Felix Chong and Alan Mak are among the best thriller writers in Hong Kong, having written Infernal Affairs for Andrew Lau and written and directed the Overheard movies, which dealt with crime, surveillance, and politics. Extraordinary Mission, written by Chong and co-directed by Mak and Anthony Pun, sees them bringing their genre expertise to the undercover thriller in China.
Stoic cop Lin Kai is sent undercover to infiltrate a drug cartel bringing heroin into China. He finds himself getting deeper and deeper, being tortured and forced into addiction, then kicking the addiction and getting into the cartel’s inner circle in the Golden Triangle. The head of the cartel, Eagle, is a scarred psychopath with a personal grudge against Lin Kai’s captain, and the game of cat-and-mouse gets increasingly complicated.
The dark corners of undercover work is familiar from the heyday of Hong Kong cop thrillers, but without as much depth or charismatic heroes. Huang Xuan is a tireless actor who gets into the kinds of insanely dangerous stunts Jackie Chan used to do, but his supercop is a bit blank when compared with Hong Kong stars like Chow Yun-Fat or Tony Leung Chiu-Wai, who brought complexity, nuance and charisma to their roles as angst-ridden cops in the ’80s and ’90s. Maybe Mainland Chinese stories don’t demand complexity or nuance in their cop heroes so much as sheer stoicism. Duan Dihong gets more mileage playing Eagle, infusing a psychopath with enough quirks, nuances, and emotions to make the bad guy much more interesting than the heroes.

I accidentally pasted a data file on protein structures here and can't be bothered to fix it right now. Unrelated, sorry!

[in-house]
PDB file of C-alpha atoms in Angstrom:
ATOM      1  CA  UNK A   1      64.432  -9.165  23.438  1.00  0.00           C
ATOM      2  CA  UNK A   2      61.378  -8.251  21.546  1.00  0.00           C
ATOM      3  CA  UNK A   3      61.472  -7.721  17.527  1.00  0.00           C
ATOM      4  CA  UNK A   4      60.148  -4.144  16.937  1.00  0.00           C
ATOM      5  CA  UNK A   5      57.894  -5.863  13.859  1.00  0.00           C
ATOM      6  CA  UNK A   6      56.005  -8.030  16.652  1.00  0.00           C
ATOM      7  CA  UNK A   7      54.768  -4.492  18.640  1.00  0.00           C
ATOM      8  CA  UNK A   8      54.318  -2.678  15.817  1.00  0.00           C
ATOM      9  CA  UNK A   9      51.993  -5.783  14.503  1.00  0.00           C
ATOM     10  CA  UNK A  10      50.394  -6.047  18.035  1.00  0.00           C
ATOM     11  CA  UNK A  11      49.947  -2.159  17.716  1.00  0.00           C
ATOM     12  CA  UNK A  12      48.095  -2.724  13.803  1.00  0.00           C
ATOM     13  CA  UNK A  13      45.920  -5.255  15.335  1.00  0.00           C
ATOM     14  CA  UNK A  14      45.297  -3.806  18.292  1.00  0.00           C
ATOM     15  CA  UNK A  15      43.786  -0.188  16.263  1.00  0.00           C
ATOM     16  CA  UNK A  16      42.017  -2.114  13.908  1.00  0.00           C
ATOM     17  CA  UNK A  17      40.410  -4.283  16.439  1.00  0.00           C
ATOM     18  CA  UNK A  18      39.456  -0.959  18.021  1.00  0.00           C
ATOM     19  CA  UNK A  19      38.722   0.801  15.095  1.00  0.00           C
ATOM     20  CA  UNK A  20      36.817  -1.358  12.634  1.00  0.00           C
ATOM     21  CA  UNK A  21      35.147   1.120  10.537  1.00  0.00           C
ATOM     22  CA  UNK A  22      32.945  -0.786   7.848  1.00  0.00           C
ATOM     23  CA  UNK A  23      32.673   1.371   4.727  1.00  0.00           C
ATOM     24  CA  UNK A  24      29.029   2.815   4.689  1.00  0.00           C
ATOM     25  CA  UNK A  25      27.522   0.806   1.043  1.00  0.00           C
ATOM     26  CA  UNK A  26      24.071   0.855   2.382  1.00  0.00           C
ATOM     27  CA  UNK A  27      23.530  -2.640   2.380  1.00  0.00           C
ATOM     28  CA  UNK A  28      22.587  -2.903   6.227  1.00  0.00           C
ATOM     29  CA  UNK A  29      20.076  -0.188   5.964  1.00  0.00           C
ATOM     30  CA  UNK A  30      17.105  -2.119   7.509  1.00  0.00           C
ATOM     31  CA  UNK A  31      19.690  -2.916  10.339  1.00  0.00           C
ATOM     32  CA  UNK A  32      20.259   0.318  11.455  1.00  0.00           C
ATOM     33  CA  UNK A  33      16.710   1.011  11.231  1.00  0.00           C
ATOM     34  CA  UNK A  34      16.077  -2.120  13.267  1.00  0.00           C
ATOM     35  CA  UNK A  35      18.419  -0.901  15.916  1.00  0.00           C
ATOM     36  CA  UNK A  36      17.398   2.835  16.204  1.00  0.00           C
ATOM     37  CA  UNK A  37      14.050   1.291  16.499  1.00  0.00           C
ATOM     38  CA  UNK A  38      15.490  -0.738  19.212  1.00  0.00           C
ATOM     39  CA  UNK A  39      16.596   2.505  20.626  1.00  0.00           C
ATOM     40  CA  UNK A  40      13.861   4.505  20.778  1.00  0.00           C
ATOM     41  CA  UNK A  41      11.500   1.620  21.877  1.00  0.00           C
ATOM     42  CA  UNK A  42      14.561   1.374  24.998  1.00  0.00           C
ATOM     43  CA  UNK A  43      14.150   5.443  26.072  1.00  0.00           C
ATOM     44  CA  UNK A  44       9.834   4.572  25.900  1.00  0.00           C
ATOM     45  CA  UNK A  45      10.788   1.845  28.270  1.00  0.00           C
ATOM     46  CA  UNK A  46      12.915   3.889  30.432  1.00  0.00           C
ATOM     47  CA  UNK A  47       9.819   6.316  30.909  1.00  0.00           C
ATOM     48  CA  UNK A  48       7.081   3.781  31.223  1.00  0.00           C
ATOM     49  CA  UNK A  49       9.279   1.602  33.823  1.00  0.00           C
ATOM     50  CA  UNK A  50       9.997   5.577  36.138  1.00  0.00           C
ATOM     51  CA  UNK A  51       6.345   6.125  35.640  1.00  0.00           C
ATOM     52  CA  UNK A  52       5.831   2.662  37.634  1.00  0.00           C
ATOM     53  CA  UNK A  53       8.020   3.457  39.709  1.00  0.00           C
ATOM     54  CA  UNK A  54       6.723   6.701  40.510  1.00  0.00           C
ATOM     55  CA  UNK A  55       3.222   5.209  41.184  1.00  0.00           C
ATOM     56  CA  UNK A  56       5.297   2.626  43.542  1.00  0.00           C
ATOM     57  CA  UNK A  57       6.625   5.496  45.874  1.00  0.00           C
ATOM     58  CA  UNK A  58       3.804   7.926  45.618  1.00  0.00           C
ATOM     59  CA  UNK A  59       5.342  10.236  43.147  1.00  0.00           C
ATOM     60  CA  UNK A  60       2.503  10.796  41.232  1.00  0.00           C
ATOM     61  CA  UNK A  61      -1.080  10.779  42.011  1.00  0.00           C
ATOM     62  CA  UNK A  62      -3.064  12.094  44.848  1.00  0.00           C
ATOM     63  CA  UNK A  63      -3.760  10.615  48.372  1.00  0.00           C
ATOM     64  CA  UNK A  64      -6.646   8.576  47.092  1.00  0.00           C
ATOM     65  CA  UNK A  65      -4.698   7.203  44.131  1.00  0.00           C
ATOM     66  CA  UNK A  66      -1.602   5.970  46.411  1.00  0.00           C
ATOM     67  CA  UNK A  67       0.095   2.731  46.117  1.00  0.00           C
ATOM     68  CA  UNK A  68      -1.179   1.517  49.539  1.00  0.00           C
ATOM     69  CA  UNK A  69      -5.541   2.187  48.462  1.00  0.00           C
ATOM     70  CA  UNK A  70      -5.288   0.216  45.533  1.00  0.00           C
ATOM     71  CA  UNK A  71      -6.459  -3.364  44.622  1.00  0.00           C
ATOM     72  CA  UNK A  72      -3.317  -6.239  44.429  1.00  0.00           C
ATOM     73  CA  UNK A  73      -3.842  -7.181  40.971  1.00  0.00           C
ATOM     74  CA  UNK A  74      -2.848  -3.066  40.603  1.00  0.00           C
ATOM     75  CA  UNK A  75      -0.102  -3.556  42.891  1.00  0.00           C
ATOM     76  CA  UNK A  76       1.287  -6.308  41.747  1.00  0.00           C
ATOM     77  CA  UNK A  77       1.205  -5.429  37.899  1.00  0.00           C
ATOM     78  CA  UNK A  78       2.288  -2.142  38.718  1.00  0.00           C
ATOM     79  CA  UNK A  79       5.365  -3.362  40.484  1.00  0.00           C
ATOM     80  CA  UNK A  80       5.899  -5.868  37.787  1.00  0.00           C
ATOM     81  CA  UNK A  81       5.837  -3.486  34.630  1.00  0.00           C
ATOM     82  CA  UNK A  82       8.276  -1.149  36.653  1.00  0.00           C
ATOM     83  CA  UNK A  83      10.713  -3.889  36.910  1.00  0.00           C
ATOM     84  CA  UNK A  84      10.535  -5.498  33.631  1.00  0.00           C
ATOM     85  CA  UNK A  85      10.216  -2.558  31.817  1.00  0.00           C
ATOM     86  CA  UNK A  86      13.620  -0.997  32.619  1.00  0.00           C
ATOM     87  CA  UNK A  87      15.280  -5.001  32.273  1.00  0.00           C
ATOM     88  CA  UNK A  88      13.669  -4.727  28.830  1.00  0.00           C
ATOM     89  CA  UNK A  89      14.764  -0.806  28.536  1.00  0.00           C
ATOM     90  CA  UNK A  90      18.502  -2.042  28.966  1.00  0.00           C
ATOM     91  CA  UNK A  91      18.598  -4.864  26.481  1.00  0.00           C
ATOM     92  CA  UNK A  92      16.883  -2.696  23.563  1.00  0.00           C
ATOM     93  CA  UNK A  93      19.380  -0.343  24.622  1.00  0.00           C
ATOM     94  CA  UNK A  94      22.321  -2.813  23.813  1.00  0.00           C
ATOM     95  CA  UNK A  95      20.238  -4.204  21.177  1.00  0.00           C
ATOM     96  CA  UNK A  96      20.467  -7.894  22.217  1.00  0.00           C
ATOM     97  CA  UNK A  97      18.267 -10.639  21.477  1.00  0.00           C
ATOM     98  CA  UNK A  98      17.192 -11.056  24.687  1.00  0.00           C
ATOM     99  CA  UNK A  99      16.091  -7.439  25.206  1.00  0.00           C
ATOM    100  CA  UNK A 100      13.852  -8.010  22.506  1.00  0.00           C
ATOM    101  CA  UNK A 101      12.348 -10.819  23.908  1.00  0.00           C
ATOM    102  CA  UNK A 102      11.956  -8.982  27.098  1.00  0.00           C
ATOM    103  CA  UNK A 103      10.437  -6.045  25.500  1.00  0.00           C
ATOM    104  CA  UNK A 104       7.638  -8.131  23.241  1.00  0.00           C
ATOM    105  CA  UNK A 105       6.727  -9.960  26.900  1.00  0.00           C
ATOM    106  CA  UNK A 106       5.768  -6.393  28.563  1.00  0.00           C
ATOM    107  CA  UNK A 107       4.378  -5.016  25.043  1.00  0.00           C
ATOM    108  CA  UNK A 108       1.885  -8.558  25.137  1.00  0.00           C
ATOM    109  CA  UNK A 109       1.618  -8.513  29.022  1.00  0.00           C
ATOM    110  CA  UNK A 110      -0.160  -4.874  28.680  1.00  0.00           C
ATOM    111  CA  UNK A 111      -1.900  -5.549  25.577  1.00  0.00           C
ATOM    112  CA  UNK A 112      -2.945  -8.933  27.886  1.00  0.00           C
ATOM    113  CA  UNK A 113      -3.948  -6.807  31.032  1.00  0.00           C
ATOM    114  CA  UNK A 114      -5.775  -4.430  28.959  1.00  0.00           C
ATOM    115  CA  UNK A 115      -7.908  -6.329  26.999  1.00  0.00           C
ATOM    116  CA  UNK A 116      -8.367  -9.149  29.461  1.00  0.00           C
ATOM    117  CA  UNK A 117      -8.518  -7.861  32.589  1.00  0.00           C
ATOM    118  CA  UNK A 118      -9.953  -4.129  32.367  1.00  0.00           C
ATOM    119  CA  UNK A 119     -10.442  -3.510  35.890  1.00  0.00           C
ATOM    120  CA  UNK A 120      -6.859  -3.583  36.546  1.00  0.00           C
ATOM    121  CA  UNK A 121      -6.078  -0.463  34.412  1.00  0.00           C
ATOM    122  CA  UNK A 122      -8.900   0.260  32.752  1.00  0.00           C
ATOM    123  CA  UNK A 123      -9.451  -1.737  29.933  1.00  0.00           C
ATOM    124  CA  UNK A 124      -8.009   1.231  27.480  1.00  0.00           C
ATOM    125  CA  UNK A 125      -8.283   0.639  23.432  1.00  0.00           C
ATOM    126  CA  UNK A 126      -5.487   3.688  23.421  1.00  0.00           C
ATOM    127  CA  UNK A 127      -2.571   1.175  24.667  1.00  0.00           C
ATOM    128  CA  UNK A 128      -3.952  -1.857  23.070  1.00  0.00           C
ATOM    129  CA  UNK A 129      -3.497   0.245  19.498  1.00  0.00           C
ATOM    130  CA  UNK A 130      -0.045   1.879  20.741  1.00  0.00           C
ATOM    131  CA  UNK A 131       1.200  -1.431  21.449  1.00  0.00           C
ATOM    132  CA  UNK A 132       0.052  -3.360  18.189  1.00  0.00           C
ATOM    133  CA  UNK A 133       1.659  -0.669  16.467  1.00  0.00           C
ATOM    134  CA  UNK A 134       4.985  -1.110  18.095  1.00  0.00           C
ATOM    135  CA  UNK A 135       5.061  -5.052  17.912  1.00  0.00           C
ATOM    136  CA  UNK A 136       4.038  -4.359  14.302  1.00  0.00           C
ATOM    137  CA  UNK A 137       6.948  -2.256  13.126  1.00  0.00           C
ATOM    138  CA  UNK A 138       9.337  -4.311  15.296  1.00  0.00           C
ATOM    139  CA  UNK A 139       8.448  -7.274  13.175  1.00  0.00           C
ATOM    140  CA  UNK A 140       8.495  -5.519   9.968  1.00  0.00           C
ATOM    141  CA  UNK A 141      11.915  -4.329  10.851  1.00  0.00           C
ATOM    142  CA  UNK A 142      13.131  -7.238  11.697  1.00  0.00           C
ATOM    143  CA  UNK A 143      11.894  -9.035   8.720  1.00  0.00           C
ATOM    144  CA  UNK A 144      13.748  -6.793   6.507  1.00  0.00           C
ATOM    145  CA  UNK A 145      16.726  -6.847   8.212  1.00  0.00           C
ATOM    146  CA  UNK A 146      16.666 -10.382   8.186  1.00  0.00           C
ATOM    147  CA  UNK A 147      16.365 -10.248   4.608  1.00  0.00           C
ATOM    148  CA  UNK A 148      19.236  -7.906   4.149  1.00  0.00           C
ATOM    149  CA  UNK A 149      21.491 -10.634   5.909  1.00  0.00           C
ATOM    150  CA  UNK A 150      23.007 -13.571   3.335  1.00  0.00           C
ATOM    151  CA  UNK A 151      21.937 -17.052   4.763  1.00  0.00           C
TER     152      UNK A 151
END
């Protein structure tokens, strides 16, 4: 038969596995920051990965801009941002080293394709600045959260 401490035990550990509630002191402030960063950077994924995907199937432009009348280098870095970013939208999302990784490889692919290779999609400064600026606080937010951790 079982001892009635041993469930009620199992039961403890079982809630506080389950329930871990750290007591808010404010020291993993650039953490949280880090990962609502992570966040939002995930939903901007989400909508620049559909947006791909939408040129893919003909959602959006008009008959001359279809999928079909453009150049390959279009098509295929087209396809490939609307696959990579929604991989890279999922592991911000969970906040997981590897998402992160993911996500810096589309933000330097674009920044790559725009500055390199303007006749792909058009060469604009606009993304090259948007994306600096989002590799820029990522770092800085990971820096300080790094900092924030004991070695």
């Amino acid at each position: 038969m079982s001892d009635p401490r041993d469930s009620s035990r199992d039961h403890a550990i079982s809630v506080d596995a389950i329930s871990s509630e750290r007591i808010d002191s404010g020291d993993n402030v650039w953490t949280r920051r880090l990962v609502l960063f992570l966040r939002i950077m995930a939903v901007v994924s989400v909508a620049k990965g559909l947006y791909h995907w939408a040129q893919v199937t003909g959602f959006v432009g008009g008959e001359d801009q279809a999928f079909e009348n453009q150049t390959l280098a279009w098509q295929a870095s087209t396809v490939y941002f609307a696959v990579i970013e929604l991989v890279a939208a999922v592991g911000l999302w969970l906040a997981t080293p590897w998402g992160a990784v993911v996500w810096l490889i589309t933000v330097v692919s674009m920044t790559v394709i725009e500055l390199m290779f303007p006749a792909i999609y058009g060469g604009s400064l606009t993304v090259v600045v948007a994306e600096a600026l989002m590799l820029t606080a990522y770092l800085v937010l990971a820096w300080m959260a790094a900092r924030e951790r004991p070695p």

That doesn’t mean the plot doesn’t have the twists and turns that keep the movie humming, and it’s has the sheen of what you expect from good Hong Kong action thrillers at their peak, even if the characters are much less interesting. There is a climax with an extended shootout on the streets of Northern Thailand that’s as ambitious as a Michael Mann set piece, mixed with some Hong Kong-style craziness involving a running car chase and gun battle while Huang Xuan rides a motorcycle across the rooftops.
Extraordinary Mission is pulp fiction servicing a major piece of pro-police, anti-drugs propaganda given a Hong Kong action gloss. It’s all the twisty verve and crazy inventiveness of Hong Kong action cinema brought to Mainland crime thrillers, sticking to China’s strict censorship demands where the state, the authorities and the cops must always win and the bad guys must always lose — preferably bloodily — in a major firefight. The drug world is depicted as dark and dangerous, an invasion from abroad, and the Golden Triangle is of course a lawless Cartel netherworld that needs the full force of the Chinese state to attack and bring down. There’s betrayal and a stoical heroic sacrifice extolling the virtues of the Chinese police.
If you were wondering where Hong Kong action movies are heading, the answer is here: into Mainland China, where pop entertainment and government public service messages enter a marriage made for the box office.
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